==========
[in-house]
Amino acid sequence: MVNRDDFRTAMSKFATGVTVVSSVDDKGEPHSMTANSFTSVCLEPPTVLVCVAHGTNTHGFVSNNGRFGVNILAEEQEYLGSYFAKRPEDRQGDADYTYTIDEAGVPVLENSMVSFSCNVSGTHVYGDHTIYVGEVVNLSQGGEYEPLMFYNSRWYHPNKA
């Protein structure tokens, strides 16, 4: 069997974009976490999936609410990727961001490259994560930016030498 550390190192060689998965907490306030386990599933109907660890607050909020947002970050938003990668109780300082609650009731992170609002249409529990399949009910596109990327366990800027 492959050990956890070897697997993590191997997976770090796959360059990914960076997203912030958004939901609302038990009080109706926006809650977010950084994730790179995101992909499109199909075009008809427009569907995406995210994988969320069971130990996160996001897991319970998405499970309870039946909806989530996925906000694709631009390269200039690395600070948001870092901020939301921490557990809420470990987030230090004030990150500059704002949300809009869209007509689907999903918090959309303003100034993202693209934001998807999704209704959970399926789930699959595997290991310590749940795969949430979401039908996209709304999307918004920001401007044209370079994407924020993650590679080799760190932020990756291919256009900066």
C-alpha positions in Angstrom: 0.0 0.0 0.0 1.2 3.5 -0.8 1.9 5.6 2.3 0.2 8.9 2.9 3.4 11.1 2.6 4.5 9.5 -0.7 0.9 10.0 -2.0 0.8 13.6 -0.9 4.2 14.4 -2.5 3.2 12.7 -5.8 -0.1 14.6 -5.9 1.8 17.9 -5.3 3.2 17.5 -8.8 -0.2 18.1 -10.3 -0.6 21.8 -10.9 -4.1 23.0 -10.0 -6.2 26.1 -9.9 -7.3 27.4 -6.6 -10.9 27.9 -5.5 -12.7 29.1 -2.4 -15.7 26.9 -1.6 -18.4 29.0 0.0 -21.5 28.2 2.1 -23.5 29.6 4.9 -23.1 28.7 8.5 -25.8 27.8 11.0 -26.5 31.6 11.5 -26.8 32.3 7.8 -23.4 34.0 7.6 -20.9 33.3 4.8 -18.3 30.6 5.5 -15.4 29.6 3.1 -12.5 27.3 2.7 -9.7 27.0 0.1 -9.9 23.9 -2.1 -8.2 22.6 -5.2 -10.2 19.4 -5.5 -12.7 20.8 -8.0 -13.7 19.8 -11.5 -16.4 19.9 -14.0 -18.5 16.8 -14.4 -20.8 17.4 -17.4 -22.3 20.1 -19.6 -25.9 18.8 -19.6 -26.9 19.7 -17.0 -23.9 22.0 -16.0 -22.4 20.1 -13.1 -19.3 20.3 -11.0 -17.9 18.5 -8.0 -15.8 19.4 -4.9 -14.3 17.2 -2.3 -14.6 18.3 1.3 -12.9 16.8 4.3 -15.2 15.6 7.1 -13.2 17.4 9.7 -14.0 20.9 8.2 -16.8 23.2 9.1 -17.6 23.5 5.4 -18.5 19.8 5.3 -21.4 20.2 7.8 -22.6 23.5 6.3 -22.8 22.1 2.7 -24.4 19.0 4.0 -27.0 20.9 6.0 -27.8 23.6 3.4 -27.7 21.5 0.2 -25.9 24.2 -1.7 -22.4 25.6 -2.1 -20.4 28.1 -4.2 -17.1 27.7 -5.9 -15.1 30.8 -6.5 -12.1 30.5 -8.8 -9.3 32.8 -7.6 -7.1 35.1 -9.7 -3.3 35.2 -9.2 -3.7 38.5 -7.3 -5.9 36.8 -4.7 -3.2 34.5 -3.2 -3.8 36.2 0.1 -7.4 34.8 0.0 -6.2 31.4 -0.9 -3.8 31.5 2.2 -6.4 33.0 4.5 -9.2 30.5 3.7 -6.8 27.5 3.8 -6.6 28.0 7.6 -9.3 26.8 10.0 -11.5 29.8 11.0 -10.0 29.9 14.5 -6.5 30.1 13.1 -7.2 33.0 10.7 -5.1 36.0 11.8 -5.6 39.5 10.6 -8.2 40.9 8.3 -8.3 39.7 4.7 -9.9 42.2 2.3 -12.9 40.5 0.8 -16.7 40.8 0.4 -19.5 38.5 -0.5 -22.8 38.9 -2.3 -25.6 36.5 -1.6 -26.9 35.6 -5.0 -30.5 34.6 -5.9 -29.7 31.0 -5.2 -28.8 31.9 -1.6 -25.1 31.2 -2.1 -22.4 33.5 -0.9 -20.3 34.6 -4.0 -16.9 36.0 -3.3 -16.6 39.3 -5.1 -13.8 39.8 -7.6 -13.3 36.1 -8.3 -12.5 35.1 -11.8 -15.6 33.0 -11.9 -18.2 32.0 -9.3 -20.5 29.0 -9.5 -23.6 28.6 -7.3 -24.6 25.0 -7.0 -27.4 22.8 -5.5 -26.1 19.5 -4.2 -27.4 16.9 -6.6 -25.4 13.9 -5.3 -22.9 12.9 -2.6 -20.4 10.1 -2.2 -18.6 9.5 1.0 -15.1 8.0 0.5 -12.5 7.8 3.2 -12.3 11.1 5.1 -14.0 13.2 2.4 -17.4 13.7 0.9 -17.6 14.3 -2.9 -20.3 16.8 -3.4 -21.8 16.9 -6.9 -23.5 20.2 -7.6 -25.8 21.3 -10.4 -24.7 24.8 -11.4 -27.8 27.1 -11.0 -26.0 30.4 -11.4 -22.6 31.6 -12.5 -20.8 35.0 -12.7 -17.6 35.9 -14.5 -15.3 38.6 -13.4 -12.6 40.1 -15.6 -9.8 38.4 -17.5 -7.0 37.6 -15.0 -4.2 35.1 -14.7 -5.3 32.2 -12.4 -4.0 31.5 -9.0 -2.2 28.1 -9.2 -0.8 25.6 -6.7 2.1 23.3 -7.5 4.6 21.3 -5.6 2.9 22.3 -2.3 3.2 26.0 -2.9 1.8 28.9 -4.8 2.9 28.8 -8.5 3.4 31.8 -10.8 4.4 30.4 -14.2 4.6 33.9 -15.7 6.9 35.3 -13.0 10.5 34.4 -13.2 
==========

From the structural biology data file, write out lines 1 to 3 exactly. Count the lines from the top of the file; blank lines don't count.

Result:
[in-house]
Amino acid sequence: MVNRDDFRTAMSKFATGVTVVSSVDDKGEPHSMTANSFTSVCLEPPTVLVCVAHGTNTHGFVSNNGRFGVNILAEEQEYLGSYFAKRPEDRQGDADYTYTIDEAGVPVLENSMVSFSCNVSGTHVYGDHTIYVGEVVNLSQGGEYEPLMFYNSRWYHPNKA
């Protein structure tokens, strides 16, 4: 069997974009976490999936609410990727961001490259994560930016030498 550390190192060689998965907490306030386990599933109907660890607050909020947002970050938003990668109780300082609650009731992170609002249409529990399949009910596109990327366990800027 492959050990956890070897697997993590191997997976770090796959360059990914960076997203912030958004939901609302038990009080109706926006809650977010950084994730790179995101992909499109199909075009008809427009569907995406995210994988969320069971130990996160996001897991319970998405499970309870039946909806989530996925906000694709631009390269200039690395600070948001870092901020939301921490557990809420470990987030230090004030990150500059704002949300809009869209007509689907999903918090959309303003100034993202693209934001998807999704209704959970399926789930699959595997290991310590749940795969949430979401039908996209709304999307918004920001401007044209370079994407924020993650590679080799760190932020990756291919256009900066």